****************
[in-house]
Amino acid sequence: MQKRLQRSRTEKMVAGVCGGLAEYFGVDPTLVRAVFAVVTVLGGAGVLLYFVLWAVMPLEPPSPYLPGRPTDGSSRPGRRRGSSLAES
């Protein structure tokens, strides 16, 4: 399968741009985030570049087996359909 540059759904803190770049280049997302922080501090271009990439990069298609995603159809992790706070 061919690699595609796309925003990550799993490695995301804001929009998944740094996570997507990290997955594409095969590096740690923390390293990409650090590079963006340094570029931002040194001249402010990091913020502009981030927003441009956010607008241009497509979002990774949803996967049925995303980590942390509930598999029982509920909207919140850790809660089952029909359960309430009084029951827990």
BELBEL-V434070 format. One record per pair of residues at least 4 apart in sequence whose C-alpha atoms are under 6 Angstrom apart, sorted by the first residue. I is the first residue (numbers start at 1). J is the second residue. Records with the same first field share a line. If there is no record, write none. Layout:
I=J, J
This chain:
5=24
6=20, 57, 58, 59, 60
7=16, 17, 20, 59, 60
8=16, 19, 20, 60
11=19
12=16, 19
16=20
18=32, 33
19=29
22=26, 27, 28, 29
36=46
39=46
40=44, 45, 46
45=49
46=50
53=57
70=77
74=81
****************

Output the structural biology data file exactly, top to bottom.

[in-house]
Amino acid sequence: MQKRLQRSRTEKMVAGVCGGLAEYFGVDPTLVRAVFAVVTVLGGAGVLLYFVLWAVMPLEPPSPYLPGRPTDGSSRPGRRRGSSLAES
């Protein structure tokens, strides 16, 4: 399968741009985030570049087996359909 540059759904803190770049280049997302922080501090271009990439990069298609995603159809992790706070 061919690699595609796309925003990550799993490695995301804001929009998944740094996570997507990290997955594409095969590096740690923390390293990409650090590079963006340094570029931002040194001249402010990091913020502009981030927003441009956010607008241009497509979002990774949803996967049925995303980590942390509930598999029982509920909207919140850790809660089952029909359960309430009084029951827990």
BELBEL-V434070 format. One record per pair of residues at least 4 apart in sequence whose C-alpha atoms are under 6 Angstrom apart, sorted by the first residue. I is the first residue (numbers start at 1). J is the second residue. Records with the same first field share a line. If there is no record, write none. Layout:
I=J, J
This chain:
5=24
6=20, 57, 58, 59, 60
7=16, 17, 20, 59, 60
8=16, 19, 20, 60
11=19
12=16, 19
16=20
18=32, 33
19=29
22=26, 27, 28, 29
36=46
39=46
40=44, 45, 46
45=49
46=50
53=57
70=77
74=81